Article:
than half a century – require that an impartial, uniform procedure for
the parliamentary elections be applied, the same for all Member States.
Why have ‘democratic’ governments never introduced it, far
less, applied it? Such decisions on who can vote, when, where, and how
the votes should be counted to elect MEPs should not be made by party
machines to divide up the vote unfairly for their own gain. The
majorities in the EP often depend on how some big countries organise
their systems to gain the maximum number of MEPs at the expense of other
parties. The Single Electoral Statute is a legal obligation to the
people, repeated in all the treaties up to the present Treaty of Nice,
ELECTIONS TO THE CONSULTATIVE COMMITTEES.
De Gaulle and the other leaders blocked the independent elections of
NGOs and associations to the Consultative
Committee, the Economic and Social Committee (EESC) and the Committee of
Regions. According to the present Nice Treaty, the Economic and
Social Committee consists of ‘representatives of organised civil
society’. Not so. Politicians secretly pick their own members
in the Council of Ministers. Why are they not democratically elected?
The founding fathers (Reuter and Schuman, both eminent lawyers) said
that the secret manipulation of the membership by governments was ILLEGAL.
Civil society should have powers equivalent to the Council according to
the founding treaties. Today the consultative committees are becoming a
useless appendix. These committees were designed to ensure full
employment by democratic involvement of labour organisations; stable,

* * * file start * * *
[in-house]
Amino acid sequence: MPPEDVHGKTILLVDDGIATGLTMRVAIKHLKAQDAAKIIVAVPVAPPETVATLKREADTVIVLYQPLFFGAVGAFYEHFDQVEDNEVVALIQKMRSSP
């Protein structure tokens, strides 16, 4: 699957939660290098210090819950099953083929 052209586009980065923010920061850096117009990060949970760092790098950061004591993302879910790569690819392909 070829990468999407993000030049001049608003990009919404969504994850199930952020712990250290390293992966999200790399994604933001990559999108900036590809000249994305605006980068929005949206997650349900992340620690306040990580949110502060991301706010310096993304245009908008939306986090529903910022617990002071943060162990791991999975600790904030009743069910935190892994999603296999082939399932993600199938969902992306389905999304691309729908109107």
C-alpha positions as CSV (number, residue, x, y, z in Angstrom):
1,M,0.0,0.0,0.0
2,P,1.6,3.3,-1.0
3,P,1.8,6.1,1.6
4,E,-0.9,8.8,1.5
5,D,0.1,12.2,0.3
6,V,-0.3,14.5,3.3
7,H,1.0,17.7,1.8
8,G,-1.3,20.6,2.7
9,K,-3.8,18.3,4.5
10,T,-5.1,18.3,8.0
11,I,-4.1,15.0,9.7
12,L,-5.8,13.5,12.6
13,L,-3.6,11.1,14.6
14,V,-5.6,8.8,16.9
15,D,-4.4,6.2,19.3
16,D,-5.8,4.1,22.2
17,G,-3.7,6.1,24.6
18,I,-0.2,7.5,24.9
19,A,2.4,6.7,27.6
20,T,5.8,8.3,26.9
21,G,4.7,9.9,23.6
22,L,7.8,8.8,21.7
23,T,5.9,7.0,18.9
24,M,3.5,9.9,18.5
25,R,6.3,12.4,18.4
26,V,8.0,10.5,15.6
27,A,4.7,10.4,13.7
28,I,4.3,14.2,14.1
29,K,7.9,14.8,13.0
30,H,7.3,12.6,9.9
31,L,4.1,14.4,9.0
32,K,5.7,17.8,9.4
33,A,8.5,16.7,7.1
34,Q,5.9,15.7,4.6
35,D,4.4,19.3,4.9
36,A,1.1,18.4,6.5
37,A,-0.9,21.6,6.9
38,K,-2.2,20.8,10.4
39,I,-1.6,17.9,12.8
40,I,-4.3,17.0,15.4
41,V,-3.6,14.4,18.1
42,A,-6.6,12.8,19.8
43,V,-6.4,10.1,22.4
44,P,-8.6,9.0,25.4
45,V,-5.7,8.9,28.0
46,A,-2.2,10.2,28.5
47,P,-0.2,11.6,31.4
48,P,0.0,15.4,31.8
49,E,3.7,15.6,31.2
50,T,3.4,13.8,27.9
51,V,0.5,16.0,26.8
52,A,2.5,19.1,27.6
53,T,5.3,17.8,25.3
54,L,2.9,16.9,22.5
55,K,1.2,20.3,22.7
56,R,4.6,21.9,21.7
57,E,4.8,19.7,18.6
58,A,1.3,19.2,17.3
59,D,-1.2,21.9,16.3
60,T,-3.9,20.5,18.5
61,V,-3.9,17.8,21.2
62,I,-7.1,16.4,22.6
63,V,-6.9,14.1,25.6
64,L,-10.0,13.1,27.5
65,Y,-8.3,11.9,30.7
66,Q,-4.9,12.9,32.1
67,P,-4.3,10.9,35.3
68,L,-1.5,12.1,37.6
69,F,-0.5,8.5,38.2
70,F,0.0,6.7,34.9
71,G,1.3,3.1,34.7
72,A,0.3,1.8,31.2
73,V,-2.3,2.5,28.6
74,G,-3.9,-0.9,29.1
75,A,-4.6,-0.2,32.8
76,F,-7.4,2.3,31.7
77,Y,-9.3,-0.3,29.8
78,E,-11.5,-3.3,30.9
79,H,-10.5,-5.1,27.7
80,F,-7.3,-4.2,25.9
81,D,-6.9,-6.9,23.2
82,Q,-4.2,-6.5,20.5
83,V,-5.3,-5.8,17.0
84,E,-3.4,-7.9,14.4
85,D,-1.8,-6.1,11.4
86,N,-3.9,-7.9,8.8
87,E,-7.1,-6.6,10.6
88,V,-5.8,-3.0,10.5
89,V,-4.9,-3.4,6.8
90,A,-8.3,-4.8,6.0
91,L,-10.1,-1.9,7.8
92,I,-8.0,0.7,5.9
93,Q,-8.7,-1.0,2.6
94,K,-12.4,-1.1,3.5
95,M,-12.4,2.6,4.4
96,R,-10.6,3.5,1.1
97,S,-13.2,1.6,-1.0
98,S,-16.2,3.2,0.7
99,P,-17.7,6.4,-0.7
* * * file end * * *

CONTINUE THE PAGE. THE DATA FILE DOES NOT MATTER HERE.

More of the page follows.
strategic investment by direct democracy of services and industrial
associations, and environmental and consumer interests by full
participation of those associations involved specifically in the sectors
touched by the Commission’s proposal. The appointees of the government
politicians have never, in more than fifty years, proposed a system of
representative democracy for organised civil society, as required by the
SECRET COMITOLOGY. Having crippled representative democracy for business, labour and
consumer associations, the Council created its jungle of secret
committees of civil servants. The founding fathers said that civil
servants should not rule Europe; they are there to serve democrats. One
study on ‘comitology’ estimates there are 1500 comitology committees
deciding on every aspect of the citizen’s economic and social life.
They are nearly all closed, secret and often with no published agenda.
When is the Council going to change from rule-by-civil-servants, whose
mistakes have cost the taxpayer millions of euros, to democracy
and open government?
HUMAN RIGHTS. The Council talks about including a Charter on Human Rights. Are they
serious? The Secretary General of the Council
of Europe says that there are about 100,000 cases outstanding at the
Court of Human Rights in Strasbourg. Why? Because, he says, governments
refuse to provide the budget for lawyers to aid judges. Last year,
10,000 cases from widows, the bereaved, the tortured and abused
complained about misdeeds of governments and bureaucrats.
Schuman designed European Democracy to work
Questions to ask:
How can Europeans have democracy, if citizens' elected representatives meet in secret?
How can Europeans have democracy, if governments refuse to allow democratic
representatives to be elected fairly?
How can Europe build an open society with secret committees?
How can Europeans get justice if the governments obstruct the work of judges?
© Bron, 20.6.07